As much as the character of House has always been fond of going back to the beginning in his diagnosis, so have the writers enjoyed returning to the principle of the miserable medic, and season five concludes with the man at his most brilliant and his most unwell. It will be fascinating to see how a potentially cured or happy House could keep us watching or whether he has even further to fall in his self-destructiveness in season six. Season five though is as good an example of TV drama as you could hope to see, long may House be miserable as he is the most fascinating subject for treatment around.

Technical Specs

Universal include all 24 episodes in anamorphic widescreen and with 5.1 soundtracks. The transfers are excellent with well managed contrast, no hint of edge enhancement and surprising detail for a standard definition treatment. Colours seem true to the program's realistic look and the image is steady and sharp throughout. I don't suppose it'll be too different to what Sky viewers got when the episodes were transmitted but for those of us unwilling to make Rupert richer, this presentation will do very nicely.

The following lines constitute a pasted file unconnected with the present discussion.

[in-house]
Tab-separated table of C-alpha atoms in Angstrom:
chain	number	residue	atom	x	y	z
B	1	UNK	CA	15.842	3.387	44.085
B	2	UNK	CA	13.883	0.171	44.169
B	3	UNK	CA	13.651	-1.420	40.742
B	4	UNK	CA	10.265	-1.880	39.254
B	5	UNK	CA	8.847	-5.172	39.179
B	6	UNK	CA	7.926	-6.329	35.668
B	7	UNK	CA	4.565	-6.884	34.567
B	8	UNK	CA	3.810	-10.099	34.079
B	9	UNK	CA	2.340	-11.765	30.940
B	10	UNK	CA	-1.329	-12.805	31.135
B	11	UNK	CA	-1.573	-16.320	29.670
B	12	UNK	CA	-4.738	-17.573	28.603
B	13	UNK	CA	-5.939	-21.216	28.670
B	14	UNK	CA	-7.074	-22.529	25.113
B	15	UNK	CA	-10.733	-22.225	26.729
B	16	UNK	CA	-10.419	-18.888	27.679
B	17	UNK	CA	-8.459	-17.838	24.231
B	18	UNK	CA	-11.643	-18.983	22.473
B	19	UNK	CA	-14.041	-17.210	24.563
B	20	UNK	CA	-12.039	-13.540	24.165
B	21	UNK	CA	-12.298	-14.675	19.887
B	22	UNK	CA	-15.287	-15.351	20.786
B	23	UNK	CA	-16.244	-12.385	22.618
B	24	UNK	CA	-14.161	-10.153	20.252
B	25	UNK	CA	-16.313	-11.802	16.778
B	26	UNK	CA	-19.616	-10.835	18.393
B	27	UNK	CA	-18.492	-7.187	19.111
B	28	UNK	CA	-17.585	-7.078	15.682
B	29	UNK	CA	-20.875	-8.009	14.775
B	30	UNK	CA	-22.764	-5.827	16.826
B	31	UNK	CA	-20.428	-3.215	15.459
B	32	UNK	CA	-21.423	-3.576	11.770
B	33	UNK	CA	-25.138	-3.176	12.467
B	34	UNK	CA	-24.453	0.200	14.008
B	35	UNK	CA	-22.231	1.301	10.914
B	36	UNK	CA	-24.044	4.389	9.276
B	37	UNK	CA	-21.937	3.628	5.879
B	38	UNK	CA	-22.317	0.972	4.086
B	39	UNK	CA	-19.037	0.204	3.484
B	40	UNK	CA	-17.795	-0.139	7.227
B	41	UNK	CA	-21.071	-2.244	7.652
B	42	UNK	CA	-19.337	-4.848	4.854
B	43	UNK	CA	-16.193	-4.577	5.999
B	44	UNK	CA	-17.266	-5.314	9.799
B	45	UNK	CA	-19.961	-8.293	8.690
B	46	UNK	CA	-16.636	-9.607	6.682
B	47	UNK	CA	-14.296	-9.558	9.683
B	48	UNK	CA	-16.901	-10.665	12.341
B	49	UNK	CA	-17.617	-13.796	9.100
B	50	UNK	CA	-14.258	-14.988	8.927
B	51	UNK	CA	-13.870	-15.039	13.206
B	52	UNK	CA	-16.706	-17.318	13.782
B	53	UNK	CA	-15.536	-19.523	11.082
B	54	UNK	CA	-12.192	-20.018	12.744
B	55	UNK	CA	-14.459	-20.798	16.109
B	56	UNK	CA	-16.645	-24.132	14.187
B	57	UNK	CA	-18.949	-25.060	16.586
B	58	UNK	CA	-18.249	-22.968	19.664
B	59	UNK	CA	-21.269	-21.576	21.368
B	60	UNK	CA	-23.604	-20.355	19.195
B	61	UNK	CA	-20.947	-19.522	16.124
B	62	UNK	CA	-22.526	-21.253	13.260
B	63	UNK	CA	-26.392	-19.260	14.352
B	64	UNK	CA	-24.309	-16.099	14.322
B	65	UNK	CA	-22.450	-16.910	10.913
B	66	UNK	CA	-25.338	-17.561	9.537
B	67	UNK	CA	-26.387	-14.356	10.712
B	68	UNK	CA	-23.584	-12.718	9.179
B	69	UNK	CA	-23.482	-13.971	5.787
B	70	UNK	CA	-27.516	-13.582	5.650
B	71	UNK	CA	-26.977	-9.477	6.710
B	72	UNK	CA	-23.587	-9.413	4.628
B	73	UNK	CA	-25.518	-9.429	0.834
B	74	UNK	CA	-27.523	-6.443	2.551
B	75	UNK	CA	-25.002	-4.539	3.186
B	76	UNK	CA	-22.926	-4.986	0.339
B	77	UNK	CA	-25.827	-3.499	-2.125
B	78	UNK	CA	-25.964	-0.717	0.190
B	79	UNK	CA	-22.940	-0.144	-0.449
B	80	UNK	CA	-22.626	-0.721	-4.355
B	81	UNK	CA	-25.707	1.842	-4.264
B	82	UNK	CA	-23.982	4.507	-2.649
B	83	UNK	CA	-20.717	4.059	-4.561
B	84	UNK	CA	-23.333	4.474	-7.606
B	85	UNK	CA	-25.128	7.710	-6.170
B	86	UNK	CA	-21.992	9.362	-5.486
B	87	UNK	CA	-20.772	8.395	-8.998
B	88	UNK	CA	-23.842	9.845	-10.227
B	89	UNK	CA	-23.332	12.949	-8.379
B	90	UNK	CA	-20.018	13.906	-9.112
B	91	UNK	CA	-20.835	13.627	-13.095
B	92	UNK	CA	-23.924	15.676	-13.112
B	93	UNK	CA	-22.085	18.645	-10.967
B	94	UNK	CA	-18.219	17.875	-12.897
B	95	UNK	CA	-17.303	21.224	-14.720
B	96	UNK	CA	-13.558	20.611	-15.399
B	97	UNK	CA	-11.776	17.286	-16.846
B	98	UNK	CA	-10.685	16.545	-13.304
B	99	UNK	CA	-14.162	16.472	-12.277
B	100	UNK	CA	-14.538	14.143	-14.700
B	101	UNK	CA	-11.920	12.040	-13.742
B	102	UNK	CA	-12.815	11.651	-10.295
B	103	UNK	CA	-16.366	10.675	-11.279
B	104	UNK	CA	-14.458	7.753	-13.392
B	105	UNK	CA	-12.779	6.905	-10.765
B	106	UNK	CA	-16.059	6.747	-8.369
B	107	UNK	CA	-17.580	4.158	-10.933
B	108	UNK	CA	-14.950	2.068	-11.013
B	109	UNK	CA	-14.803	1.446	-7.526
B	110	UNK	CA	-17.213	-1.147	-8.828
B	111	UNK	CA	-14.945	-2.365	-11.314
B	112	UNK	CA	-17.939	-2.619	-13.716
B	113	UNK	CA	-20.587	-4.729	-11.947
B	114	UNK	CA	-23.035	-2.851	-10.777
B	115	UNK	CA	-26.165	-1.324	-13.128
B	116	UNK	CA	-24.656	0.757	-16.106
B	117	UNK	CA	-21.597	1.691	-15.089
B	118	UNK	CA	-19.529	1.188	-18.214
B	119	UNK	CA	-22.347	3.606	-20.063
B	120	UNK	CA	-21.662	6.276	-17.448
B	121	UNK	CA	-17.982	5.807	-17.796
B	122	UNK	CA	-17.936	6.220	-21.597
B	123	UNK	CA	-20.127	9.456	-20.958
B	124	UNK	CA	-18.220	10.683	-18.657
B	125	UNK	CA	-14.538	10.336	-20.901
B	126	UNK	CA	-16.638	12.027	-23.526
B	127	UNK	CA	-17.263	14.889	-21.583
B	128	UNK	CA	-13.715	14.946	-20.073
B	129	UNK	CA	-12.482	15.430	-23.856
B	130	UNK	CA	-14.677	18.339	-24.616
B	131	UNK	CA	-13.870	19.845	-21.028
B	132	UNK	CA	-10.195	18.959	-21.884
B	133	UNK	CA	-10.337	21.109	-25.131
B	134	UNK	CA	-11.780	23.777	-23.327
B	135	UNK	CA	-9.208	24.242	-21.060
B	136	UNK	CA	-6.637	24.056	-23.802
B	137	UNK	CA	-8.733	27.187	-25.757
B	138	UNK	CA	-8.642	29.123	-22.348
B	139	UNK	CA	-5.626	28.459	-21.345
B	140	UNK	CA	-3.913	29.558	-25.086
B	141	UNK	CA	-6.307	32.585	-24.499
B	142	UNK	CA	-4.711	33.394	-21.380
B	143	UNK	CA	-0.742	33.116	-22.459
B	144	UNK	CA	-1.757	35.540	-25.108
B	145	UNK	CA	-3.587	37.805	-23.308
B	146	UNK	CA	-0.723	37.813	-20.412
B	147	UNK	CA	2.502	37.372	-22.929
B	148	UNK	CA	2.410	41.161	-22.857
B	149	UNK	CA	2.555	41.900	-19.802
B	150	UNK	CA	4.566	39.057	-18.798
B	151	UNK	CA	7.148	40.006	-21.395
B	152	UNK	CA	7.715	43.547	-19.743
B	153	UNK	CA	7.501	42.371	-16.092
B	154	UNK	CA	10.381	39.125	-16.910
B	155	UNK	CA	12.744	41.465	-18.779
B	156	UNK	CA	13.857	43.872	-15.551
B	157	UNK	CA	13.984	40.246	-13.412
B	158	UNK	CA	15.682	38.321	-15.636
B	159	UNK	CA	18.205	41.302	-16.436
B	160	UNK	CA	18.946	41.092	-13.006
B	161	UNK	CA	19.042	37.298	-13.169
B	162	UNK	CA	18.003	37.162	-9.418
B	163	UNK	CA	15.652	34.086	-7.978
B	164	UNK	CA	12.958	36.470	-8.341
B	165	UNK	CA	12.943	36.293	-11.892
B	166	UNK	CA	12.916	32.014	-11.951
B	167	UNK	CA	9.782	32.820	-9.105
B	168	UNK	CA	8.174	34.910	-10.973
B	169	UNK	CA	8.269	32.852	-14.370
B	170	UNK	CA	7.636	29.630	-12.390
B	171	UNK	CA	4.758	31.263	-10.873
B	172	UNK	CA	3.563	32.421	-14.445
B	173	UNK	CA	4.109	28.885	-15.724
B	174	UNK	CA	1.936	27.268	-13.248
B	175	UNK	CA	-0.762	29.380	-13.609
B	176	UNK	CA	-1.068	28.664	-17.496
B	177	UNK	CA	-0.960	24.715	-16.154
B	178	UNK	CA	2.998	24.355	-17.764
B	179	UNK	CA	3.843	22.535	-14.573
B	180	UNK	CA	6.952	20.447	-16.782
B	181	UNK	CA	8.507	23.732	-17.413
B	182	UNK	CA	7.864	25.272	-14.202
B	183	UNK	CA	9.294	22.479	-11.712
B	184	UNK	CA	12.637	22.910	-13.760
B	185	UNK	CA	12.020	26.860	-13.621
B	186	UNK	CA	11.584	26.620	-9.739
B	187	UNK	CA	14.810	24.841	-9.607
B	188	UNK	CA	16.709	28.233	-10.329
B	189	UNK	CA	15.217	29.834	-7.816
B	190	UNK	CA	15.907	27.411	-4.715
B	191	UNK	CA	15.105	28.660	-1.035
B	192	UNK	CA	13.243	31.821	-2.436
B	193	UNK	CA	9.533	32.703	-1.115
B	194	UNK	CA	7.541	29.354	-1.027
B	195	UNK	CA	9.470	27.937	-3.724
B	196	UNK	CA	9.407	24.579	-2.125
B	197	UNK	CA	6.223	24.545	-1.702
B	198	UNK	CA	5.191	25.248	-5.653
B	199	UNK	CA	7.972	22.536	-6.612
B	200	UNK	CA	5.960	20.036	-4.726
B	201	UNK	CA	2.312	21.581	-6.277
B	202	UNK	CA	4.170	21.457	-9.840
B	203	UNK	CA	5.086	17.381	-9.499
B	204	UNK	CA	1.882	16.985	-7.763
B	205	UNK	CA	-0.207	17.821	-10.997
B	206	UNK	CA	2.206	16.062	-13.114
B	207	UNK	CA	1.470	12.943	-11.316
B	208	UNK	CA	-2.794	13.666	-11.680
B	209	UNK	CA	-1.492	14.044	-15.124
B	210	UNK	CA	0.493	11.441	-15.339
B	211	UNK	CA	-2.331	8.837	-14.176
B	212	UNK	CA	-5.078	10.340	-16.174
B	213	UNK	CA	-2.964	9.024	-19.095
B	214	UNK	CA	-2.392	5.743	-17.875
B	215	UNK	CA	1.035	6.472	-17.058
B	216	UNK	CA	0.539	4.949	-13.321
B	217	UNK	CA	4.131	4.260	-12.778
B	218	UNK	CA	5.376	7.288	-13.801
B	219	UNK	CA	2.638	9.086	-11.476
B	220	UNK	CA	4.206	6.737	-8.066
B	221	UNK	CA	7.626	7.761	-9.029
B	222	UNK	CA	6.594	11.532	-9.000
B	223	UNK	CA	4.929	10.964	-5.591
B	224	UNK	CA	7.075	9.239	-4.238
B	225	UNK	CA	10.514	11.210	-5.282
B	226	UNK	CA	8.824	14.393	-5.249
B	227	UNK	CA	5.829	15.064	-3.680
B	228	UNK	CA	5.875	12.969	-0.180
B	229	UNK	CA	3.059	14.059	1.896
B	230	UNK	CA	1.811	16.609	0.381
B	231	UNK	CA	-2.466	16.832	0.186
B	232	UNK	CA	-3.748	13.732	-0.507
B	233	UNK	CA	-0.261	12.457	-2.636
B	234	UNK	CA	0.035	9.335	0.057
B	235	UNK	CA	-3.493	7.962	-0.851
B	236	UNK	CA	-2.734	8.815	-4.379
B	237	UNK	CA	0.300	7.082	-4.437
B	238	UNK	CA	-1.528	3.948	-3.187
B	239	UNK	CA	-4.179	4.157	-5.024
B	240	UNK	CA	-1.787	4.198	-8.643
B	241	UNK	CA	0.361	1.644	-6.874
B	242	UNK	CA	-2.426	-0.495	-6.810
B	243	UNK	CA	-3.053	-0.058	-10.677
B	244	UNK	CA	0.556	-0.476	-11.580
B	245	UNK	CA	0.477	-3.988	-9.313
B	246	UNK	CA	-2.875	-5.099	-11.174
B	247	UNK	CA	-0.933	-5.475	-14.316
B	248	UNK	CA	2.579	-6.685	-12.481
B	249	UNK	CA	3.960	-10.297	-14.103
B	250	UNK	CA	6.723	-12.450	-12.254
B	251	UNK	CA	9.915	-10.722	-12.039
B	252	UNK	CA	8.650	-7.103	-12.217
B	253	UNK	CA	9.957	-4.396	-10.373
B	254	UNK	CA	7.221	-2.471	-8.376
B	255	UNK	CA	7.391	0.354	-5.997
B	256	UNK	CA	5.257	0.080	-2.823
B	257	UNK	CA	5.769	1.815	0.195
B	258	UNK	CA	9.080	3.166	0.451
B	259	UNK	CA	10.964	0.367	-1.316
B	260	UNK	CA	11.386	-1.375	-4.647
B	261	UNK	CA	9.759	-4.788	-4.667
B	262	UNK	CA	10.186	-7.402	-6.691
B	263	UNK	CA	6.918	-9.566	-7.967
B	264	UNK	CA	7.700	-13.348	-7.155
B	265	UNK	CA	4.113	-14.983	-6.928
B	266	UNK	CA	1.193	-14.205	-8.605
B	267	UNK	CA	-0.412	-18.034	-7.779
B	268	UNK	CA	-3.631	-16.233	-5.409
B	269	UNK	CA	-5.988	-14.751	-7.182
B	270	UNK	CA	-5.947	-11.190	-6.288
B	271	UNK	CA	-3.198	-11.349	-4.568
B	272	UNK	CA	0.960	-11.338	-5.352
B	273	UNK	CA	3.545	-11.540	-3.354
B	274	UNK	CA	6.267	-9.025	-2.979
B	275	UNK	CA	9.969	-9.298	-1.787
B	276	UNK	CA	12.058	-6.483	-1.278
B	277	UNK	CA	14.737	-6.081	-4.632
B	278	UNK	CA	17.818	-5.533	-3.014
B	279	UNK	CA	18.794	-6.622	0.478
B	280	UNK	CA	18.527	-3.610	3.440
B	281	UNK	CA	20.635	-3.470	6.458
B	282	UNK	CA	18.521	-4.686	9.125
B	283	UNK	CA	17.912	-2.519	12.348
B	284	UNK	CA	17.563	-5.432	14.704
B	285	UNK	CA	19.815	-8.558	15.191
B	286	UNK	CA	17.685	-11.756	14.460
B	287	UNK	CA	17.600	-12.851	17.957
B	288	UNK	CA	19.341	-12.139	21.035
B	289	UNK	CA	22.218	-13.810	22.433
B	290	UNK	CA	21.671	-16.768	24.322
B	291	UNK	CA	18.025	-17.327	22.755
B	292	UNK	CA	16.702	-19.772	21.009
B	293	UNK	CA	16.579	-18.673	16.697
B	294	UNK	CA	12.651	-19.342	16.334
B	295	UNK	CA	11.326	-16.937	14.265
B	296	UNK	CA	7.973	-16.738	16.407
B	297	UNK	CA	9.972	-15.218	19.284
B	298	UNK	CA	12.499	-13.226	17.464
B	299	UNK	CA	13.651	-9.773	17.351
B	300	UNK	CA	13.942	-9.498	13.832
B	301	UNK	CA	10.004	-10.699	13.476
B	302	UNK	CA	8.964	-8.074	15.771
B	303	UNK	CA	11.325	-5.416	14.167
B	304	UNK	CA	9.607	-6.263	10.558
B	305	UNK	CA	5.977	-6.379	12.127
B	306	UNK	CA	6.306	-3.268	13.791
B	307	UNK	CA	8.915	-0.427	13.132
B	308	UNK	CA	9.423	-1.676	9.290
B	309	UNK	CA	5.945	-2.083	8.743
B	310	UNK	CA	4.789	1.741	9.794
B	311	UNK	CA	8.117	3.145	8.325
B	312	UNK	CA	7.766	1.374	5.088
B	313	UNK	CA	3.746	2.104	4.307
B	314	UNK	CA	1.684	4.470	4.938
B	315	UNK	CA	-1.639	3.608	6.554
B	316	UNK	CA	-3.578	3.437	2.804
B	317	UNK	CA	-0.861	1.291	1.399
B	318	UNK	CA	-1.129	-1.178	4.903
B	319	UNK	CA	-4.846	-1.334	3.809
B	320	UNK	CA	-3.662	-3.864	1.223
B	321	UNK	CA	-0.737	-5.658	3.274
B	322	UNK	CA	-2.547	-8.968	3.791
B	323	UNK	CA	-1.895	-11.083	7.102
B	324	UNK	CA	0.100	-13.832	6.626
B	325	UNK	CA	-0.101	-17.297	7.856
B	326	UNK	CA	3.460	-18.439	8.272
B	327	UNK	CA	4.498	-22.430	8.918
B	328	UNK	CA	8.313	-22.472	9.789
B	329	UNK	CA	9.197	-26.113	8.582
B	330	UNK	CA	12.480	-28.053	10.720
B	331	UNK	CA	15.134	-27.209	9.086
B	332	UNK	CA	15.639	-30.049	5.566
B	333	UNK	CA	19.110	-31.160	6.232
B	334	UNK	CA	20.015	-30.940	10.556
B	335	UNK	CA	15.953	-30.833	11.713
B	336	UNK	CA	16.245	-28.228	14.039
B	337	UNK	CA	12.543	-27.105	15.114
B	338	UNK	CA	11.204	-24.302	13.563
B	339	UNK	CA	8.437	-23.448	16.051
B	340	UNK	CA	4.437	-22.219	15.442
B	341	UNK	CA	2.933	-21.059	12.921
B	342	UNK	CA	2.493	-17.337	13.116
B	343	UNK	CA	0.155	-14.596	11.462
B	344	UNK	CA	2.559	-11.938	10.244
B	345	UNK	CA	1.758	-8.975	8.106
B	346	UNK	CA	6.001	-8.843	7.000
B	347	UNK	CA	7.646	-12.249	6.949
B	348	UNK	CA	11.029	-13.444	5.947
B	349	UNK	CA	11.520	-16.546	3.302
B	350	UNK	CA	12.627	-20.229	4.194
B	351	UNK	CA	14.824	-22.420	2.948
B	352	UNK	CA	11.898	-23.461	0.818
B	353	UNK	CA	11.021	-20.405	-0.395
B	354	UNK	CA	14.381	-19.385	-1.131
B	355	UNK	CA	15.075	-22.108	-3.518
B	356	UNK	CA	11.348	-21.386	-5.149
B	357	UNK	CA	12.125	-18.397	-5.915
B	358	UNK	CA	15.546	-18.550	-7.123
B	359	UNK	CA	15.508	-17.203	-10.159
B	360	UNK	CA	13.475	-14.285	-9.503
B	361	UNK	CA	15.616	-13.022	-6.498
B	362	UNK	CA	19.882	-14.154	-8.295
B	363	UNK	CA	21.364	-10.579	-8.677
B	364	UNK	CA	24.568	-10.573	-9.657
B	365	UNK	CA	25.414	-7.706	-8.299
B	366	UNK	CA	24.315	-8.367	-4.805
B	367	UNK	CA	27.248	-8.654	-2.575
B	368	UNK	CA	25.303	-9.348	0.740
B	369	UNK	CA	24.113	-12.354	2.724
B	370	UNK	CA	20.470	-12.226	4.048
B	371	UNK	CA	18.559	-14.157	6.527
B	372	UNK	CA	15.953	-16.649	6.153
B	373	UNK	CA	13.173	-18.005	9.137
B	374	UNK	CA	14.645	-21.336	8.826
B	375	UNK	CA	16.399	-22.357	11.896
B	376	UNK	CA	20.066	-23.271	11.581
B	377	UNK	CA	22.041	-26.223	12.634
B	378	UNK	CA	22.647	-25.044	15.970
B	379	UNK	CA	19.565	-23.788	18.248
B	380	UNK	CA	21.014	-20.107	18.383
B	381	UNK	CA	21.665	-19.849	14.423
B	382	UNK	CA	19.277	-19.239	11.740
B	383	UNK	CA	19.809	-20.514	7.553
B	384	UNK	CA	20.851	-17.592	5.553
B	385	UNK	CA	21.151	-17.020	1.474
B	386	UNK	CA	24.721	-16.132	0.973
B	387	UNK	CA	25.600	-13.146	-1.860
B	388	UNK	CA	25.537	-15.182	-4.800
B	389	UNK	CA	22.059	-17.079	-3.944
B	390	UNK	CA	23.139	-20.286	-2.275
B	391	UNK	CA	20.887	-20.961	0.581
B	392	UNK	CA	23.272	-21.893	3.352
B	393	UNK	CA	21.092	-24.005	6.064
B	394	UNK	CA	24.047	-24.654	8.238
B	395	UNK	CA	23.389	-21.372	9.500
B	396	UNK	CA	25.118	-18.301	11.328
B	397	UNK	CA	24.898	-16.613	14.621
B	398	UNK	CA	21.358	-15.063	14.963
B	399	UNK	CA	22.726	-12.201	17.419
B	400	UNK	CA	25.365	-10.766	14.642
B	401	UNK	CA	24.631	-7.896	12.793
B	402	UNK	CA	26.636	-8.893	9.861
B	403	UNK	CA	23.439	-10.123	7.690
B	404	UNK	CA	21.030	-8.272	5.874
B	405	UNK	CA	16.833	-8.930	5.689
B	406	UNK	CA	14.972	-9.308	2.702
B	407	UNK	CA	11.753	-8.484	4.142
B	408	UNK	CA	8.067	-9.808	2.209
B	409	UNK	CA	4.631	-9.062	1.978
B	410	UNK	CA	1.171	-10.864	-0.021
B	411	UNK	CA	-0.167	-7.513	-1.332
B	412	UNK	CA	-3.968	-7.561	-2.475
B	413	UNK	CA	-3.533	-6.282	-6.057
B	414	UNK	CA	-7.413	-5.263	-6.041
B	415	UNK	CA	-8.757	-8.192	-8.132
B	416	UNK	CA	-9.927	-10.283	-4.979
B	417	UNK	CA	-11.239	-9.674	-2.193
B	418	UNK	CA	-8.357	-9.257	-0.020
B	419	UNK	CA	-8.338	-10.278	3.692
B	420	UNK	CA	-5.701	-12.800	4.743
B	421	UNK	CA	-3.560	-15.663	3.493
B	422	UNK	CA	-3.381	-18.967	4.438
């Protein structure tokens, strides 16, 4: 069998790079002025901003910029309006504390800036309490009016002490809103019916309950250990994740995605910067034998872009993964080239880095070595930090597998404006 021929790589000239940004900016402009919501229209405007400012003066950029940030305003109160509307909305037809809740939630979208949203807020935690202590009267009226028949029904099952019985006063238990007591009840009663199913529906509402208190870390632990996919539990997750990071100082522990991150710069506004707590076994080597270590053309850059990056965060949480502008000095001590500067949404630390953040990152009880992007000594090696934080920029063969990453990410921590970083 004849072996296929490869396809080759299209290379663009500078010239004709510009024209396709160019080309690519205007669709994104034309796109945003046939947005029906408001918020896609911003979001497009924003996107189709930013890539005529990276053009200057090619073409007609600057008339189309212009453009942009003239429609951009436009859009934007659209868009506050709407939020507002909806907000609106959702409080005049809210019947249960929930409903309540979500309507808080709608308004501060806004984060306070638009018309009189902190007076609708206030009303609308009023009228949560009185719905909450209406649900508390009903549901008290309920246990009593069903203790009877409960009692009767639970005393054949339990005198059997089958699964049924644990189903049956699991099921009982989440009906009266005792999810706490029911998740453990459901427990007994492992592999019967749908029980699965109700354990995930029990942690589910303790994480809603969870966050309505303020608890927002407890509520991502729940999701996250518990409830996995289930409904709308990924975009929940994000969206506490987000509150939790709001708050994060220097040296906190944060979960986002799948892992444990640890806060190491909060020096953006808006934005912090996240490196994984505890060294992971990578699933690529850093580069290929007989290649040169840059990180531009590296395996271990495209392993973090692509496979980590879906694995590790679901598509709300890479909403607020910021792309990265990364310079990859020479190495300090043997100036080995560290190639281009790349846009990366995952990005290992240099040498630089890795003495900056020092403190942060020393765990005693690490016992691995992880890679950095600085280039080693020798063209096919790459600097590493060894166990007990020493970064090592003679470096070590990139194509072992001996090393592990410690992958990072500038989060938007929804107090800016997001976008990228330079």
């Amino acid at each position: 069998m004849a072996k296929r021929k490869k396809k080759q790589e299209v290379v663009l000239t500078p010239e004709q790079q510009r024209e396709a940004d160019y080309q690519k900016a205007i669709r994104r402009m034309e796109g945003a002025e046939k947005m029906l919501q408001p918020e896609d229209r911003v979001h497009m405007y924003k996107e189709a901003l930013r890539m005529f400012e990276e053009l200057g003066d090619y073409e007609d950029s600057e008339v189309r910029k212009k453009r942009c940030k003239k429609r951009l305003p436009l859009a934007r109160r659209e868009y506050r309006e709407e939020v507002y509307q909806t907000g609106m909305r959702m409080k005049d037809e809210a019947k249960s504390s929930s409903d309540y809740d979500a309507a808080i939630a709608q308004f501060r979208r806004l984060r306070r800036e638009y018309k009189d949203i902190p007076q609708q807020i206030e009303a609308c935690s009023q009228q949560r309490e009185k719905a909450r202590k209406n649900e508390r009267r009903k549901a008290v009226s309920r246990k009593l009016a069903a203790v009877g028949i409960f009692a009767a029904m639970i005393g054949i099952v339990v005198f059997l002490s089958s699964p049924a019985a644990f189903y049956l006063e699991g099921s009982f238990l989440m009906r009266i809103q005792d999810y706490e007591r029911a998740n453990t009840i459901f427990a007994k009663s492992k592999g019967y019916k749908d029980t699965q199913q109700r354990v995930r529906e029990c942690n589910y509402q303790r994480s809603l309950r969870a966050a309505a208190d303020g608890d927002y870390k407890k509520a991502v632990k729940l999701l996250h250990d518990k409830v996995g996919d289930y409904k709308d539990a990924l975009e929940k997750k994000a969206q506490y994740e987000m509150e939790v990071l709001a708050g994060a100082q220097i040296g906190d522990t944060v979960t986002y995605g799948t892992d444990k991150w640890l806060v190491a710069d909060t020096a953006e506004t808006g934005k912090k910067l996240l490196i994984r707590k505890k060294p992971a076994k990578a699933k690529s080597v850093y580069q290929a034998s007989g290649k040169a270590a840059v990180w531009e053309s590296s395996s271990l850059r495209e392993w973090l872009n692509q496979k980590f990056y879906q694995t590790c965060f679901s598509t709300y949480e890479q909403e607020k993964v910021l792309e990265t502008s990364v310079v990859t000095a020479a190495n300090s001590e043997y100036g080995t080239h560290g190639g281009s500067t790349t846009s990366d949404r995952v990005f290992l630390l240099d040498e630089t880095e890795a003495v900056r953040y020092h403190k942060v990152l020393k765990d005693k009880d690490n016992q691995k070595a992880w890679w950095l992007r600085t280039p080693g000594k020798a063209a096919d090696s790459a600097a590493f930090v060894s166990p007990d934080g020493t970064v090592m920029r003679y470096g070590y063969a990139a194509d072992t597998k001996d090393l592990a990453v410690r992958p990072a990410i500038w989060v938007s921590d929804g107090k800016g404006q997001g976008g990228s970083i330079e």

The surround mix allows a little more in the way of hospital atmosphere to have an impact on the viewer with the effects of beeping and chugging machines mixed throughout the sound-stage. I did notice that often the effects missed out the sound of House's cane but this must be a source issue. The quality of the audio is very good with voices clear, music vibrant and no mastering issues that I could put my finger on, a higher bit-rate might have been good but this is perfectly fine.

Special Features

Season five is presented on six discs with four episodes on each. The discs are encoded for regions 2,4 & 5, not all regions as it says on the disc itself. The menu is still promotional art with the series music playing.

Extras in the way of featurettes on the writing, the opening teaser of each episode, Cuddy's baby storyline, casting and the 100th episode are offered. These all seem to have been taken from NTSC sources and there is motion shake, combing and a general dullness to the video. The main cast are really only represented by a bubbly Lisa Edelstein in these pieces with most of the contributions coming from the writers and production crew. The casting featurette includes parts of Laurie's audition and covers how you get an actor to agree to be covered in maggots!

The commentary on the Locked-in episode is also courtesy of the writers and starts with "does anyone listen to commentary track" and a promise to reveal the secrets of season six in the middle if you keep listening. Unfortunately outside of the interest of a first person perspective throughout, there is little else to keep you glued to this option.


This set is for those of you who noticed the huge hole in Channel Five's schedules and wouldn't fork out for Sky One, and this is a very nice treatment for those who of you who want to own one of this show's best years.

8 out of 10
8 out of 10
8 out of 10
6 out of 10


out of 10